French President Nicholas Sarkozy sought to defend the future of the eurozone and its currency Thursday, a day when the Greek financial crisis has been the main topic of discussions at G20 meetings in Cannes, France.

Speaking to reporters, Sarkozy called the euro "the beating heart of Europe."

"We cannot accept the explosion of the euro, which would mean the explosion of Europe," Sarkozy told a news conference before the G20 leaders went into a working dinner Thursday evening.

"If the euro exploded, Europe would explode. And in fact it's the guarantee of peace on the continent where there were terrible wars — fiercer than anywhere else in the world — not in the 15th century but in the 20th century."

He said mistakes were made in the infancy of the euro —  problems that should have been settled before the new currency was introduced. But he said it's too late to change the past, so the solution now is to have discussions that are clear, open and also firm.


Canadian Prime Minister Stephen Harper and his wife Laureen wave as they arrive in Cannes for the G20 Summit late Wednesday. ((Adrian Wyld/Canadian Press))

Sarkozy said leaders don't want to meddle in Greece's internal politics, but he stressed his desire to defend the eurozone.

He met with U.S. President Barack Obama before the summit proper Thursday morning and came away claiming agreement on a way forward.

Prime Minister Stephen Harper told Canadian reporters that contingency plans for Greece's exit from the eurozone were discussed during talks Thursday afternoon, but that events in Athens appeared to be moving in the right direction.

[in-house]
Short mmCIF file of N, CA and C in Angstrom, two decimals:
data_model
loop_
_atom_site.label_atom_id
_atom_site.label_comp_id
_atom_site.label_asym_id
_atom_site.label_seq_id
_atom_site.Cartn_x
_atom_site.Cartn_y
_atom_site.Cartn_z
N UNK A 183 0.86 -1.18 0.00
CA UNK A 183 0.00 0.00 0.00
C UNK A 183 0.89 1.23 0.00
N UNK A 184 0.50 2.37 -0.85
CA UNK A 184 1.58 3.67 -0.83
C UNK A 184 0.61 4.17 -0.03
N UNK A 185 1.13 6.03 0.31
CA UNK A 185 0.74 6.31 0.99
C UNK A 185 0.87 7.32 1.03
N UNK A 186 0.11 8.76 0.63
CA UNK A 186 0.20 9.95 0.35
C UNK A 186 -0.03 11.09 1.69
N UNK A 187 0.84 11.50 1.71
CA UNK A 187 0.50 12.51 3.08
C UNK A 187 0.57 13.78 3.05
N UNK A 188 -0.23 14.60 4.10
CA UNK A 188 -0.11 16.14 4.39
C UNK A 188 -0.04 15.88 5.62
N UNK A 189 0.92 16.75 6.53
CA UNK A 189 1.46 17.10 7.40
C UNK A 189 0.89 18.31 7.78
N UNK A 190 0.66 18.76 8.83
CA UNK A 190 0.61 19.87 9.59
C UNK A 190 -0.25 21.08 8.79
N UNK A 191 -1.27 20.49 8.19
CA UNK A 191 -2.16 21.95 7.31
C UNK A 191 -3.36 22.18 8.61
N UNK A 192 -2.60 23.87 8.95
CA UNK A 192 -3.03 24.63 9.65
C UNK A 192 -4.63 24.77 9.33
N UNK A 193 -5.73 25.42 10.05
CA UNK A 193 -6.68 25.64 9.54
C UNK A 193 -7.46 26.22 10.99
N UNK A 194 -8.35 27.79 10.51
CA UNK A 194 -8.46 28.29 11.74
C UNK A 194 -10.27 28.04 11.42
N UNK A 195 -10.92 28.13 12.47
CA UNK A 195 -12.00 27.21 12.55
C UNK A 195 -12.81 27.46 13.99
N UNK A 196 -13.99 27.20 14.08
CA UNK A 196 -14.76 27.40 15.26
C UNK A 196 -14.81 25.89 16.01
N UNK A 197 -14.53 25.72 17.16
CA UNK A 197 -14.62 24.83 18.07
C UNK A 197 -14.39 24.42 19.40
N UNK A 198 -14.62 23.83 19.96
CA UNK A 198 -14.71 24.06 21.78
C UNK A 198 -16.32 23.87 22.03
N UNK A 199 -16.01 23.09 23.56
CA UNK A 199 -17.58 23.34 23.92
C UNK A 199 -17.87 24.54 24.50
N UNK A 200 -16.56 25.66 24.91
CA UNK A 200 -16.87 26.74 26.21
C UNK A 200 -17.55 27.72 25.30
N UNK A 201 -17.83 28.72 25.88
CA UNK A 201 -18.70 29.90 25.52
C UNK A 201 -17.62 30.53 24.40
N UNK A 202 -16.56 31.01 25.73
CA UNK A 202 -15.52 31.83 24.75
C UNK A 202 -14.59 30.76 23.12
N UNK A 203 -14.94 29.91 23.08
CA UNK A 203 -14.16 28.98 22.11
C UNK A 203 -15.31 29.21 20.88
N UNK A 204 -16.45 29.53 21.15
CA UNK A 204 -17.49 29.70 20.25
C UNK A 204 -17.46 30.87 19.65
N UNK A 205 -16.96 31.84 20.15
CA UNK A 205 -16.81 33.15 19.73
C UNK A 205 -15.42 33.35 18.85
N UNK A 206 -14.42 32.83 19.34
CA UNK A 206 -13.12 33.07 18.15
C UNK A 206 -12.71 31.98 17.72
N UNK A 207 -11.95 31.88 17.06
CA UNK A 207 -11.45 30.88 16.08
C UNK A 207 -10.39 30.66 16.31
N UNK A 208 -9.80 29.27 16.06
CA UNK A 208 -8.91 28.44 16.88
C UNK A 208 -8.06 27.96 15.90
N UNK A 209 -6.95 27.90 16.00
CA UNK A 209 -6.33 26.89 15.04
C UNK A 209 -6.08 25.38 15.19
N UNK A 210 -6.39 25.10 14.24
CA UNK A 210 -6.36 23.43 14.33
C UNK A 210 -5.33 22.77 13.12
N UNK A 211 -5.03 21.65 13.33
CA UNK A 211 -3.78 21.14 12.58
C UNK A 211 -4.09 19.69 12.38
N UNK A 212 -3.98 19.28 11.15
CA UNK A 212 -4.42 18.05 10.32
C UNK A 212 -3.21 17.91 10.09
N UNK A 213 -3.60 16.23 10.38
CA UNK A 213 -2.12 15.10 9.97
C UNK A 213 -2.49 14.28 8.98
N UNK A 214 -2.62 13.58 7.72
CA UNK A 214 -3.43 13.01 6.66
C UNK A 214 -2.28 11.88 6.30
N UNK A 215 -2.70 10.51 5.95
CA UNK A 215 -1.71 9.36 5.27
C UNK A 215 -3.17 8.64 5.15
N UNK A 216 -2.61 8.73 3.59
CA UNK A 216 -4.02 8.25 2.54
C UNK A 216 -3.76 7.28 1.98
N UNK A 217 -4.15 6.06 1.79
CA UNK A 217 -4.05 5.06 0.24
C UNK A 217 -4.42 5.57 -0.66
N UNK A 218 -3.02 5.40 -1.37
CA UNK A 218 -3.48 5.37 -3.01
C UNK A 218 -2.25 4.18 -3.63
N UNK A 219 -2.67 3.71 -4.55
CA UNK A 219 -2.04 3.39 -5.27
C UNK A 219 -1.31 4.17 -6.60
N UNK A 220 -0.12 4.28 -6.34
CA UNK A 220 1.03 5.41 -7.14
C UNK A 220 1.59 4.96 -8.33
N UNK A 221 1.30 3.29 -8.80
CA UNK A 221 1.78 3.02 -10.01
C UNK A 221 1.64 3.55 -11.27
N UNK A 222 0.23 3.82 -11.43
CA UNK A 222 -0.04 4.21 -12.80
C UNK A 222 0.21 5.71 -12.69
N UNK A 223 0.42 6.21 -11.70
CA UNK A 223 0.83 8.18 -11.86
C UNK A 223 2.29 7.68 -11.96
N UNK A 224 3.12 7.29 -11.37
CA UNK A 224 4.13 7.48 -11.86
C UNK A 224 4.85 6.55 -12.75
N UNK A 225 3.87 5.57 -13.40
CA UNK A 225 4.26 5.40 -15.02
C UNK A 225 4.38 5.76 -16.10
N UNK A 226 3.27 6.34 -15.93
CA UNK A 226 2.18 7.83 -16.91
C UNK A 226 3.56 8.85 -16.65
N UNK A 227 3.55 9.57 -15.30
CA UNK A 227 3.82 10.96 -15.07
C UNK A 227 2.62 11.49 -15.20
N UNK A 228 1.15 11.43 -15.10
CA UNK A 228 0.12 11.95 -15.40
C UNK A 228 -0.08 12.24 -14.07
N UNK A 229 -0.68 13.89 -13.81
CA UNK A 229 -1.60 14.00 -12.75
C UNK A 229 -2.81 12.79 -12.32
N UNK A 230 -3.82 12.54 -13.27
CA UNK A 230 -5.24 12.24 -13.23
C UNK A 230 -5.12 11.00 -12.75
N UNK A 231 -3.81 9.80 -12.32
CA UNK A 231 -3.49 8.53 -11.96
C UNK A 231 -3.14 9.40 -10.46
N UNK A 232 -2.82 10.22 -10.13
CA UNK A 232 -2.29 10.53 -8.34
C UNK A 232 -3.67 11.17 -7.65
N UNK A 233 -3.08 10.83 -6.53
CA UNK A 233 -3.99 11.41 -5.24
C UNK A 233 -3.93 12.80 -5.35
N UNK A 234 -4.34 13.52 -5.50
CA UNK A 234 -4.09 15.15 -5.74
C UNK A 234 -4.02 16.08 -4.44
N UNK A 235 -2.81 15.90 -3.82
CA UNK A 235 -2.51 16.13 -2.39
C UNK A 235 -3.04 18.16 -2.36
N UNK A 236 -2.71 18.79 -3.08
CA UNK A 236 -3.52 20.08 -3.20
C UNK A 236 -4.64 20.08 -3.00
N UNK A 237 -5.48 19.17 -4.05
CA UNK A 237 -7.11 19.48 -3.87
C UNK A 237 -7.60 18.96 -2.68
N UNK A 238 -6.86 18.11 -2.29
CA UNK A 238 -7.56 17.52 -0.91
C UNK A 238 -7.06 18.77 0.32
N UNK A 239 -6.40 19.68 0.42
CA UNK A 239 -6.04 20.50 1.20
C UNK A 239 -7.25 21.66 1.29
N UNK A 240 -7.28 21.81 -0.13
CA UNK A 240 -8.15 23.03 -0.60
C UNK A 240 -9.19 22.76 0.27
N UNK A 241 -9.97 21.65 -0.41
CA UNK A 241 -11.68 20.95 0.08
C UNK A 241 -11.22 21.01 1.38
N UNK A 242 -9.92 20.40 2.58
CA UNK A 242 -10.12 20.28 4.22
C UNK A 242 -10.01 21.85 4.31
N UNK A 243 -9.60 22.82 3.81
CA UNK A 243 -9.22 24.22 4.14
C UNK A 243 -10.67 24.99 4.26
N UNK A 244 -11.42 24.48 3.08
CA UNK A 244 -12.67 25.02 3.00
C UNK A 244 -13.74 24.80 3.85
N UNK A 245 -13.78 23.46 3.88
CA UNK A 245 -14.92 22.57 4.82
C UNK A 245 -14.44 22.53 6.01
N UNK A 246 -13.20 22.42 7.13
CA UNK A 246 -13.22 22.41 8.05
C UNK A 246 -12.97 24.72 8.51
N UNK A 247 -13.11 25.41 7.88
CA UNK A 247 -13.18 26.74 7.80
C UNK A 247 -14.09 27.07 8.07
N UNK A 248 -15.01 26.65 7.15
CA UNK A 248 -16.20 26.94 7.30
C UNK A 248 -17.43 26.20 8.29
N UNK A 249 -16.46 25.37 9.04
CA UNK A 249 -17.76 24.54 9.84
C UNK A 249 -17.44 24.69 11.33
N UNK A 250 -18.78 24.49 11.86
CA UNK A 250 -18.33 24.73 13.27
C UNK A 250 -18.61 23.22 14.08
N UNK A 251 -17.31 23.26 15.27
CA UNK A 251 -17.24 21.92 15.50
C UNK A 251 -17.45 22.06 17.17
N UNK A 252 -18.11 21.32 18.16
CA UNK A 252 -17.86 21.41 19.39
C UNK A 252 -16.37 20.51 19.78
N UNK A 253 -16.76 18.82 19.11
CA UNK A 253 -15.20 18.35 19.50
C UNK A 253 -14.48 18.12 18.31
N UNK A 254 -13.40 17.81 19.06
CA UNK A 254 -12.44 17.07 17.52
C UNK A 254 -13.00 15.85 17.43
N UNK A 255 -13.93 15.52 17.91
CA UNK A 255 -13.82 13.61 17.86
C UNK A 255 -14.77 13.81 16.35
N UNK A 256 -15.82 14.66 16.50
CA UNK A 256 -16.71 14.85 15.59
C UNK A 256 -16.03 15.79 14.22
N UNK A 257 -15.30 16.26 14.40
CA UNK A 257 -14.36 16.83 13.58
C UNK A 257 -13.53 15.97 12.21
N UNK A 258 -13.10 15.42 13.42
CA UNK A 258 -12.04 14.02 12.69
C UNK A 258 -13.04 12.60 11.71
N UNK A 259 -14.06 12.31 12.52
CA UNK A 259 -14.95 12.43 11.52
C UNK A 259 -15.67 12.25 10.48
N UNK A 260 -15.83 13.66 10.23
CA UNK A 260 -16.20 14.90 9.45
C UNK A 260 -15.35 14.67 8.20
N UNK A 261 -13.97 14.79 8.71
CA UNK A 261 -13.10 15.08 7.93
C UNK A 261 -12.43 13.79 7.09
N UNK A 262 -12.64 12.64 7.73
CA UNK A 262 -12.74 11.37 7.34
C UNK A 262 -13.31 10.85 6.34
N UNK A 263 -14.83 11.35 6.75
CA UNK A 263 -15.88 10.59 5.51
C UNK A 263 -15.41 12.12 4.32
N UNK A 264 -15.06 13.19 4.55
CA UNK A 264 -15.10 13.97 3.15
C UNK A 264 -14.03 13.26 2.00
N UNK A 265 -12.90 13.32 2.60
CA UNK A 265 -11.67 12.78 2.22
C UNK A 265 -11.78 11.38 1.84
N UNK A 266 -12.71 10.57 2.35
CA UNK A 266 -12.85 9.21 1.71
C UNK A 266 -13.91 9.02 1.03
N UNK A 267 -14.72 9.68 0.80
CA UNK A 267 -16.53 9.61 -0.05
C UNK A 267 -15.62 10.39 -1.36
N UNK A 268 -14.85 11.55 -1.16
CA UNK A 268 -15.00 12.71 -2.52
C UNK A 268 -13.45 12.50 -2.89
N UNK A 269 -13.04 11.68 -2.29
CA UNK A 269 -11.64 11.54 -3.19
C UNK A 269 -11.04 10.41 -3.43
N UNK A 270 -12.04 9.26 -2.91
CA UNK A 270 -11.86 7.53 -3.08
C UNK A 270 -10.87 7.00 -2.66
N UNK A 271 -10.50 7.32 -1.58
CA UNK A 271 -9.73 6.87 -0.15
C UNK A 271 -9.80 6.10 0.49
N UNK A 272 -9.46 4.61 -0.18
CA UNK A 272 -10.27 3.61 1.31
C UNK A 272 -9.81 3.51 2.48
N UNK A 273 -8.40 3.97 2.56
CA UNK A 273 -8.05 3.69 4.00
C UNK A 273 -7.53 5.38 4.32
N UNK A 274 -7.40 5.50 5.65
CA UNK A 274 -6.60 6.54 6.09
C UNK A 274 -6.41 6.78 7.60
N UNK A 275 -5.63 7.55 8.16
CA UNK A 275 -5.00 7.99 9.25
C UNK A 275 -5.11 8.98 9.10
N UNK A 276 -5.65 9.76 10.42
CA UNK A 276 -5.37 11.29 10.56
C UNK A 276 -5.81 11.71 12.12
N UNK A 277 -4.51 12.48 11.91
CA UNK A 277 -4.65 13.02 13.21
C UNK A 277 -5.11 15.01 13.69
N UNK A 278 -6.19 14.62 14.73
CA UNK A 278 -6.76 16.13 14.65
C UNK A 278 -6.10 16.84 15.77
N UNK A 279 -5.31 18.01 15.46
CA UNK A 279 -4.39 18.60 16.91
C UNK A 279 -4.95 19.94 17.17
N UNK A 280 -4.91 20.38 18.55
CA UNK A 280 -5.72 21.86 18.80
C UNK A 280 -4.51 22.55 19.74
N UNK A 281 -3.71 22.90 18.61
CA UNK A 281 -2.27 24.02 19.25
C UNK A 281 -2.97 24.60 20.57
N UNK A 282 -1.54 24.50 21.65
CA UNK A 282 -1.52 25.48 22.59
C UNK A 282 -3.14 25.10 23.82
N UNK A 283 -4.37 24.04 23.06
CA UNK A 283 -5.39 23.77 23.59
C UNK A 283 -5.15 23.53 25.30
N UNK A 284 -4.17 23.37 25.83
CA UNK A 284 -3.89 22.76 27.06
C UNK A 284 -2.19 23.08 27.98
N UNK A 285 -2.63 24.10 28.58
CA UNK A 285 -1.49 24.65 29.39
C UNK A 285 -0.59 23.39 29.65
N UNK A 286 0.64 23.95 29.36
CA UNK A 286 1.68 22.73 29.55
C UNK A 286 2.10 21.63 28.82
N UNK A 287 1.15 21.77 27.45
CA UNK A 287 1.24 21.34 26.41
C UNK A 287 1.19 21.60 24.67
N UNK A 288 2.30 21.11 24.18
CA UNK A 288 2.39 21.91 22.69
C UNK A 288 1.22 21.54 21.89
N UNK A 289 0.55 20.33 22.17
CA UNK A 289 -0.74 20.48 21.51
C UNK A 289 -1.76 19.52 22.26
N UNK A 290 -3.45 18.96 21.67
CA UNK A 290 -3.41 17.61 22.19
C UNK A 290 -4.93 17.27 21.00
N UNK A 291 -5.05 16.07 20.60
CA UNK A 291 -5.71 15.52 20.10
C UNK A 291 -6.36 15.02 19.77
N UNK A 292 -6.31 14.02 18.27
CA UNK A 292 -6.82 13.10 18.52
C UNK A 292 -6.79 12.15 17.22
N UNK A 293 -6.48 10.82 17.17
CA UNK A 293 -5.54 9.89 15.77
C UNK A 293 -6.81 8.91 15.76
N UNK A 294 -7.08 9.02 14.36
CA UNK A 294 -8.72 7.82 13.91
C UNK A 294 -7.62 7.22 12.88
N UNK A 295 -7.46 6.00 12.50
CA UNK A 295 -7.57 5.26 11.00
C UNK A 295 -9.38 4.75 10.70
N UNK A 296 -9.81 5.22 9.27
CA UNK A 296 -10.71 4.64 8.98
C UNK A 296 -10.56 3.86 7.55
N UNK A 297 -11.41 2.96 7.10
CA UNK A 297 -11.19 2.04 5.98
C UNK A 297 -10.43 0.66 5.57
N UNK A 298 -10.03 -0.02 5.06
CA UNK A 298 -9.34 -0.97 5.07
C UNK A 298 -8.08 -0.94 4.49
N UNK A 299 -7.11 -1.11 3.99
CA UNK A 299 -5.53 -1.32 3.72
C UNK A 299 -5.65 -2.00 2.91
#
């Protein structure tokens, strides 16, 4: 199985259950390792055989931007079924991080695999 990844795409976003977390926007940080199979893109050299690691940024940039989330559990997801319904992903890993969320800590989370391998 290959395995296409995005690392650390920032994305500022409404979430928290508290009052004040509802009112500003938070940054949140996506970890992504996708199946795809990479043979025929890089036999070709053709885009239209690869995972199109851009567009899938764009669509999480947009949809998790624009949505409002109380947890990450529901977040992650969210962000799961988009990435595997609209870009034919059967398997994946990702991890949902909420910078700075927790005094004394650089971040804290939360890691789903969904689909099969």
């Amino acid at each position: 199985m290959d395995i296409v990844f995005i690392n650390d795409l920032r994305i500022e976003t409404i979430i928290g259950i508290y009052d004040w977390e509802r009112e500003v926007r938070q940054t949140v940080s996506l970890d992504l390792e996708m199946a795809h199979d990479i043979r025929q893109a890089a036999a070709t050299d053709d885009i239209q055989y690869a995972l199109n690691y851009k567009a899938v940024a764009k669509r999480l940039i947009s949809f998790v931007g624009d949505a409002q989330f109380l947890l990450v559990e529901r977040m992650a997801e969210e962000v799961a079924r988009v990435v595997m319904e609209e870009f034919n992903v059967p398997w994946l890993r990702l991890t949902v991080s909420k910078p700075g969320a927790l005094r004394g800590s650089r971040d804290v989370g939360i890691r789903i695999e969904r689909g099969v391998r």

"My expectation is that cooler heads will prevail and the [bailout] package will be accepted and we'll move forward on that basis."

A European official told The Associated Press that several leaders will meet Thursday evening on the sidelines of the summit to discuss the financial situations in Greece and Italy. The meeting will include the leaders of France, Germany, Italy and Spain as well as representatives of the European Central Bank, the European Union and the International Monetary Fund.

EU leaders are hoping to convince some other G20 countries to chip in and are requesting billions of Euros from China. But Canada opposes outside contributions to the fund, arguing that Europe has the resources to deal with the crisis.

Earlier in the day, Greek Prime Minister George Papandreou backed away from his plan to hold a referendum on highly contentious austerity measures. Papandreou saying the government is ready to move forward on talks with the opposition as the country tries to find a way out of its economic crisis.

Stocks rose sharply Thursday as markets began betting the referendum will be abandoned.

With files from The Associated Press, The Canadian Press, CBC News